What Google is really up to

What Google is really up to

Summary: The key to understanding what Google is up to will be found by looking at Google's own business. Its horizons are much broader than what happens on the desktop.

TOPICS: Google

I think the stock market's reaction to yesterday's Google-Sun announcement gets it about right: Google down $7, Sun up a penny. As many bloggers have already opined, (and as I had feared it would be), it was all a bit of a disappointment. Maybe Sun will benefit from this link-up, but it's hard to see what added value it's going to bring to Google. Sun's track record in on-demand applications and services is well documented, and it doesn't look good.

The worry is that CEO Eric Schmidt is about to draw Google into the kind of anti-Microsoft obsession that in the past has dragged down both his previous employers, Novell and Sun. But perhaps that's exactly what Google wants us to think, says Microsoft watcher Joe Wilcox. As noted by Dan Farber yesterday, he believes the tie-up with Sun is simply a tactical PR move to turn the tables on Microsoft (down 52c yesterday):

"[Google] can ... cause Microsoft to waste resources, be distracted chasing Google, while the rival executes brilliantly where the Redmond folks aren't looking."

This certainly makes a lot more sense to me, and it squares with the emerging story that the alliance was first suggested by Sun's engineering team and then taken up by top management.

But nothing has justified the frenzy of expectation these past few weeks that Google was about to deliver the knock-out blow either to Microsoft's dominance of the desktop PC market or to the entire telecoms industry's dominance of, well, telecoms.

The key to understanding what Google is up to will be found by looking at Google's business, not at its competitors'. There is no doubt in my mind that Google (or some other Web 2.0 company if Google messes up) will one day be bigger than Microsoft. But it won't be by seizing Microsoft's own markets, just as Microsoft grew bigger than IBM without getting into the mainframe business. All the ballyhoo about bolstering OpenOffice against Microsoft Office is just a distraction. Google's horizons are much broader and the real battle won't be fought over desktop applications as we know them. Some people will still use Office in twenty years' time, just as some people today still ride on railroads or canals. Superceded technology never disappears, it just declines into obscurity.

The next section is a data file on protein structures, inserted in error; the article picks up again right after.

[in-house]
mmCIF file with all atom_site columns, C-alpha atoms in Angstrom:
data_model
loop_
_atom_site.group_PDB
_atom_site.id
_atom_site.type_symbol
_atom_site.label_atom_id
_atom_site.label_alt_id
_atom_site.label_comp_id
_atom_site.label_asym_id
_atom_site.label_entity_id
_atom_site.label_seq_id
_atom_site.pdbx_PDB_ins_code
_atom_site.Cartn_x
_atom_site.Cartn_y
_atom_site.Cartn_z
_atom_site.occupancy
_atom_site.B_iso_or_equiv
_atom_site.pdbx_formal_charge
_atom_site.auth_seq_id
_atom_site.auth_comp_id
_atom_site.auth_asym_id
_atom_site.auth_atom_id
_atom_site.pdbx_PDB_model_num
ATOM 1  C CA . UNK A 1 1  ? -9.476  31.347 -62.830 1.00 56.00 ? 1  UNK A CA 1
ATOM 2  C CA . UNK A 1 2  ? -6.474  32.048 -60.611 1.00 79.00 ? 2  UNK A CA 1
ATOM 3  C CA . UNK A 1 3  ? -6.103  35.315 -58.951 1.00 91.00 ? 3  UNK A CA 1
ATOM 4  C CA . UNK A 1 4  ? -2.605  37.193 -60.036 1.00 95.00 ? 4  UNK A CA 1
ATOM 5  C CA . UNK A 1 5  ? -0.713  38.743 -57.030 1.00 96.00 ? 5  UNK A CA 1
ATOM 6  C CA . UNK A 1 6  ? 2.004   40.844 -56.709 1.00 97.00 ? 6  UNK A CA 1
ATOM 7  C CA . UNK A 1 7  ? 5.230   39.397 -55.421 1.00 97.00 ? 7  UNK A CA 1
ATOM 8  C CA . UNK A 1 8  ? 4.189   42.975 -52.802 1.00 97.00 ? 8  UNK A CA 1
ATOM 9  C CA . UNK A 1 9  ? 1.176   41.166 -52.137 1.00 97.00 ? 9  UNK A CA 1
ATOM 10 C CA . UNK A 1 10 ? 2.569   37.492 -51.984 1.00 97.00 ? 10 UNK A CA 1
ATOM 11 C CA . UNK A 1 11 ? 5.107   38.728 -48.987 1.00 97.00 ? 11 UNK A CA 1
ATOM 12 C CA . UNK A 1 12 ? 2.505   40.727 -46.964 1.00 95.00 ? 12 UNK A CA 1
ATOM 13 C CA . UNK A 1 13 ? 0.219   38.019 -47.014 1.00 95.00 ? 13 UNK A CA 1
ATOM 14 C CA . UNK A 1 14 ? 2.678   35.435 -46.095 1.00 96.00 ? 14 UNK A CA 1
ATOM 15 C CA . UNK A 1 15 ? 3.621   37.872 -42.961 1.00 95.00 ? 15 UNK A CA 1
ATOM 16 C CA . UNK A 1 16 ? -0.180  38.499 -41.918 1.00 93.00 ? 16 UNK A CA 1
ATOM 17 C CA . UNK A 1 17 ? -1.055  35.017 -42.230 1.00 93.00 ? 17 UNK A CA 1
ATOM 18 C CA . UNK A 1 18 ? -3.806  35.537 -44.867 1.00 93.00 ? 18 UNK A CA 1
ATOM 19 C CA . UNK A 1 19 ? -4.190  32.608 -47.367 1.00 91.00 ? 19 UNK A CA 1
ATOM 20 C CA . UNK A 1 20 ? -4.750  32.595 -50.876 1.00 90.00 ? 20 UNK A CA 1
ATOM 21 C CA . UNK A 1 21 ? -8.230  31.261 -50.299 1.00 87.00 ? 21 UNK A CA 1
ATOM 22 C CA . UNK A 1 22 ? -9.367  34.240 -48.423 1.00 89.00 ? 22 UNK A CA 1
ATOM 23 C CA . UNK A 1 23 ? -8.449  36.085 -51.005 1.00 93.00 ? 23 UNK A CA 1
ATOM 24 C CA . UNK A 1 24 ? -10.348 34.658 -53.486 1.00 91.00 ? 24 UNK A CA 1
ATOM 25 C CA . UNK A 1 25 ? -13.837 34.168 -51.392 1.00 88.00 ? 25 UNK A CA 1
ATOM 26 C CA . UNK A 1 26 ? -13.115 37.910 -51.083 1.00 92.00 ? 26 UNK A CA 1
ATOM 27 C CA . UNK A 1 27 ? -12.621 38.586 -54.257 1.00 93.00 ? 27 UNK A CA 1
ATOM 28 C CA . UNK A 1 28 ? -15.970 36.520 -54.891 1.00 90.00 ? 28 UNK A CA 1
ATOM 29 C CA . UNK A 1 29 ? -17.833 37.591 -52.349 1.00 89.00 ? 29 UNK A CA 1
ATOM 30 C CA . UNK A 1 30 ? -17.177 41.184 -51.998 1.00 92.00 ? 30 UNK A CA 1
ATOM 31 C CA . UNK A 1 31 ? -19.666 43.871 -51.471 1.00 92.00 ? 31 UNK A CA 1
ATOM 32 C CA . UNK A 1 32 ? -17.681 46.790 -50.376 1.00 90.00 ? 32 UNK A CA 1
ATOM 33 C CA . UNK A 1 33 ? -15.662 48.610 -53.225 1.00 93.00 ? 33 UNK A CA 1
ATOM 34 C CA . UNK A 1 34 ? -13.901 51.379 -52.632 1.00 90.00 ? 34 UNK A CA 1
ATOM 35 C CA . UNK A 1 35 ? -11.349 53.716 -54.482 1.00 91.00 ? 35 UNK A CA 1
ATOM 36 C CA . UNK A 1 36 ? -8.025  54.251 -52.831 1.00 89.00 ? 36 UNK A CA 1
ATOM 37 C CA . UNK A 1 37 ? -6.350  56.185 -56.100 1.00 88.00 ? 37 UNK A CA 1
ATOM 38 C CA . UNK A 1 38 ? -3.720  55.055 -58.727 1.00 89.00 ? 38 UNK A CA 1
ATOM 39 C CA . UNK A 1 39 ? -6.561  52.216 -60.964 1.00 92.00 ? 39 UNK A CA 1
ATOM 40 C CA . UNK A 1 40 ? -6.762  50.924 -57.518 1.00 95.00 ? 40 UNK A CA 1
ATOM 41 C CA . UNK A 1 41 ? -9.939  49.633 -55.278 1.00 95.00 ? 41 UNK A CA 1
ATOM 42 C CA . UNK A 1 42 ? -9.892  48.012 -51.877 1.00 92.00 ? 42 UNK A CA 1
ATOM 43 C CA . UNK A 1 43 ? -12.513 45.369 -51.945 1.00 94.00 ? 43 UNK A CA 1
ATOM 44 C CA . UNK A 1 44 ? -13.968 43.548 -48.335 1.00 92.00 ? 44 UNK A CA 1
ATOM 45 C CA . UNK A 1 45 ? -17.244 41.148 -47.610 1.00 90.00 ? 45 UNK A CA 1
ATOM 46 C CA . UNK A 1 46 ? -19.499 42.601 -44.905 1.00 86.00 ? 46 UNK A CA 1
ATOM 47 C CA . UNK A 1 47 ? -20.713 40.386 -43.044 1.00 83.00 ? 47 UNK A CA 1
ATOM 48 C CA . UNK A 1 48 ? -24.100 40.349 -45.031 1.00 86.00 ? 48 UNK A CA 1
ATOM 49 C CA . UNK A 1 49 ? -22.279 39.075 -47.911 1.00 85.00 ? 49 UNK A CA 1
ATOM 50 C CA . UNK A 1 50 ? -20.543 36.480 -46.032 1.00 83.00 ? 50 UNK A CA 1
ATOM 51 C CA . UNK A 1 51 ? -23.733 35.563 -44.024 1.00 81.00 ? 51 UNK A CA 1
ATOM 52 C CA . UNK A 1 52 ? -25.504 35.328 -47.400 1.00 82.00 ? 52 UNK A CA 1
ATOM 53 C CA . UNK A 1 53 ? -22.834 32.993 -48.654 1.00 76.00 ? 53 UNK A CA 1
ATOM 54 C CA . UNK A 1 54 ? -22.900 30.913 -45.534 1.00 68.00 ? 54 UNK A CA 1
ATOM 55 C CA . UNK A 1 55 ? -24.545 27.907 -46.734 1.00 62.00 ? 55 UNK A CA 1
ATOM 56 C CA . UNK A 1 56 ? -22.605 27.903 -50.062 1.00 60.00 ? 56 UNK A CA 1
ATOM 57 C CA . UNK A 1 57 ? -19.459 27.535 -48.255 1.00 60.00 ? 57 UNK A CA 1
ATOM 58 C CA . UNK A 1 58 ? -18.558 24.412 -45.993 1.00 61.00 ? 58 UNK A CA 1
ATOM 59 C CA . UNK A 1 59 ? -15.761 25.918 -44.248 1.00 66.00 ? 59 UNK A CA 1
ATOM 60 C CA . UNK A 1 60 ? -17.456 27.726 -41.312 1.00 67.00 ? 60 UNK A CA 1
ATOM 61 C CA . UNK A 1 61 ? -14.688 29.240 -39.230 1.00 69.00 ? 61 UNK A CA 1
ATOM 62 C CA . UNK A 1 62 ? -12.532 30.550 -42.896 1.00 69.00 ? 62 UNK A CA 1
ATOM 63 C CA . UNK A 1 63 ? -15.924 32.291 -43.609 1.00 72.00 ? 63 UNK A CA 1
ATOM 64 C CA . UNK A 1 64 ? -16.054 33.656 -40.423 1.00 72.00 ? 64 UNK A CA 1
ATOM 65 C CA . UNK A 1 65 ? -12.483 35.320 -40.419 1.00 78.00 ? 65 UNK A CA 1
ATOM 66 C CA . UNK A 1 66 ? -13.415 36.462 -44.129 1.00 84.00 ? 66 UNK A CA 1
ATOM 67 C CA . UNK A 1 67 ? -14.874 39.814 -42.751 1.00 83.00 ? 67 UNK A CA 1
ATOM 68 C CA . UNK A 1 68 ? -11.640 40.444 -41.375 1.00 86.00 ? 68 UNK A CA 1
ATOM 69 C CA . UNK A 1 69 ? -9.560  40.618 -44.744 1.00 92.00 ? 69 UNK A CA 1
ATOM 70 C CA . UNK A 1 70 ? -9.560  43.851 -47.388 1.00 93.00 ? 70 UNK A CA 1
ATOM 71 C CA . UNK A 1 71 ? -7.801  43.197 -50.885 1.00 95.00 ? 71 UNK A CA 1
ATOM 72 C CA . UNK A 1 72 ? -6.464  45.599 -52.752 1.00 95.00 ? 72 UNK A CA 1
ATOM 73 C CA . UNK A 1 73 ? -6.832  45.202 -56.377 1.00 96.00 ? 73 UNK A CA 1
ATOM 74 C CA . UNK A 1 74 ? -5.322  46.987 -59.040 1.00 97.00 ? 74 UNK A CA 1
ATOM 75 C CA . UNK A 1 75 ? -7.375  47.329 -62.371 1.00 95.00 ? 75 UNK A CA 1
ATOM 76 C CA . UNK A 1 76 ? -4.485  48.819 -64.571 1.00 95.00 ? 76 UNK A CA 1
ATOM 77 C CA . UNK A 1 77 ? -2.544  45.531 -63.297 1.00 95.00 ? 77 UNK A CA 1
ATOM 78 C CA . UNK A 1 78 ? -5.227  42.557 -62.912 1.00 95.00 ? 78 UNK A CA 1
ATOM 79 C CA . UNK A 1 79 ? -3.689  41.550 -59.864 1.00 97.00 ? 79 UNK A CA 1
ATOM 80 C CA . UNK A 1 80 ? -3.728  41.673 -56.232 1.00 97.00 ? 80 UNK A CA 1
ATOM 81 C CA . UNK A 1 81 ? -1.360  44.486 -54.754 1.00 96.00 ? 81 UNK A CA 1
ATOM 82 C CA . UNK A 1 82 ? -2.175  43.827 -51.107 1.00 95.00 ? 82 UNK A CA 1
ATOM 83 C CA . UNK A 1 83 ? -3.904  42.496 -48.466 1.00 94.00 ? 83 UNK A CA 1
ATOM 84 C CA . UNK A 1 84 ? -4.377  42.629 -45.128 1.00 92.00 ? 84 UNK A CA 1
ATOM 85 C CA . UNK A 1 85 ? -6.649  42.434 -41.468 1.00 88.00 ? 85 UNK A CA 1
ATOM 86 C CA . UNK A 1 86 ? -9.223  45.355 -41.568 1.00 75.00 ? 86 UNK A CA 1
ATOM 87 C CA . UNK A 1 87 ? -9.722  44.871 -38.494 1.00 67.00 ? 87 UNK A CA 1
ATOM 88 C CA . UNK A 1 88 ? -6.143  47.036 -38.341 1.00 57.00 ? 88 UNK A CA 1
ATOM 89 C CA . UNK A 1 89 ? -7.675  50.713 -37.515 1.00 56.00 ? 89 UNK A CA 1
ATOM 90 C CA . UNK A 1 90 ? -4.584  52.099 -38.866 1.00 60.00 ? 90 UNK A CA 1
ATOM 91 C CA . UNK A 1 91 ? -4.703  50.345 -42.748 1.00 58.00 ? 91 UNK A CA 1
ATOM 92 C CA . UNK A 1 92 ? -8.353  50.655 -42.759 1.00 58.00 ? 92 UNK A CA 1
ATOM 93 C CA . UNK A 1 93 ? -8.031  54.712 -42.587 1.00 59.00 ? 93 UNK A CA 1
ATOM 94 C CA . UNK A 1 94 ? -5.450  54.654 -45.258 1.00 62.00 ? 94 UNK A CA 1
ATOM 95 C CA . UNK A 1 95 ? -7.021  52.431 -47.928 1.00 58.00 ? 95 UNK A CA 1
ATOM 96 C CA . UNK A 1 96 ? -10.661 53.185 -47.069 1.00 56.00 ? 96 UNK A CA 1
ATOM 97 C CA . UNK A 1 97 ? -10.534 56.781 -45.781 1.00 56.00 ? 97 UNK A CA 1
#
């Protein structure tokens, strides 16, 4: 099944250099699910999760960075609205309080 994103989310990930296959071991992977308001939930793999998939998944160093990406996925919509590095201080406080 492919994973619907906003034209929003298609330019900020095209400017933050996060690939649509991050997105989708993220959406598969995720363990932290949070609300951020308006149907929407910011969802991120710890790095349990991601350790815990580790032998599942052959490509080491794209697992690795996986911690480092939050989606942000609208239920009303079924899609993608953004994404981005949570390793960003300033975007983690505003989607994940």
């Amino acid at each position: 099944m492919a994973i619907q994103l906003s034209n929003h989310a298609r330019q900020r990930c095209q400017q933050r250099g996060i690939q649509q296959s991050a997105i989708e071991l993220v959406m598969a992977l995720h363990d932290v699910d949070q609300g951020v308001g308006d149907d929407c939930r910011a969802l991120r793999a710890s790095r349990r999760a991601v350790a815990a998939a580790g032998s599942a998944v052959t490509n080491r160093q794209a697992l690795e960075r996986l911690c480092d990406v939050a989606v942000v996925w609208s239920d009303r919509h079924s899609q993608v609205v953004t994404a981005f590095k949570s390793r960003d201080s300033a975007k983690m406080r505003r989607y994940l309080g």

As everybody knows, the core of Google's business is search — or more accurately, not the act of searching itself but the search results that come back: what used to be called information retrieval. Google's business model revolves around helping people find better answers faster.

To do that it needs to embed its search and retrieval technology ever more tightly into each user's individual information processing. Yes, of course that means being present on the desktop, but even more so on the palmtop, the cellphone and wherever else web access is taking place.

Teaming up with Sun wins a lot of PR, gets Microsoft to waste cycles on competitive analysis, and puts Google on a few more desktops via Java runtime downloads. That's enough of a win to make the alliance worthwhile, but the real action is happening elsewhere:

  • exploring the viability of funding city-center Wi-Fi services with location-based advertising
  • buying up fiber to cut vital milliseconds off the time it takes to analyse the user's environment and deliver appropriate contextual information
  • researching client technologies that can help cache code and information locally to reduce download waits and continue to service users during those moments when they're disconnected
  • getting ready, as Adam Bosworth mentioned in his presentation at Dreamforce the other week, for the moment when "mobile VoIP phones suddenly become pervasive."

All the time, Google will, to borrow Bosworth's phrase again, 'run like mad' , not to deliver a rehashed version of yesterday's applications or devices, but to react intelligently to newly emerging user needs.

Topic: Google

Phil Wainewright

About Phil Wainewright

Since 1998, Phil Wainewright has been a thought leader in cloud computing as a blogger, analyst and consultant.

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  • So it's back to enterprise search for Google?

    As I recall, Google first attempt at this market was not very successful. Bill Gates was very cognizant of that fact in a recent ZDNet interview.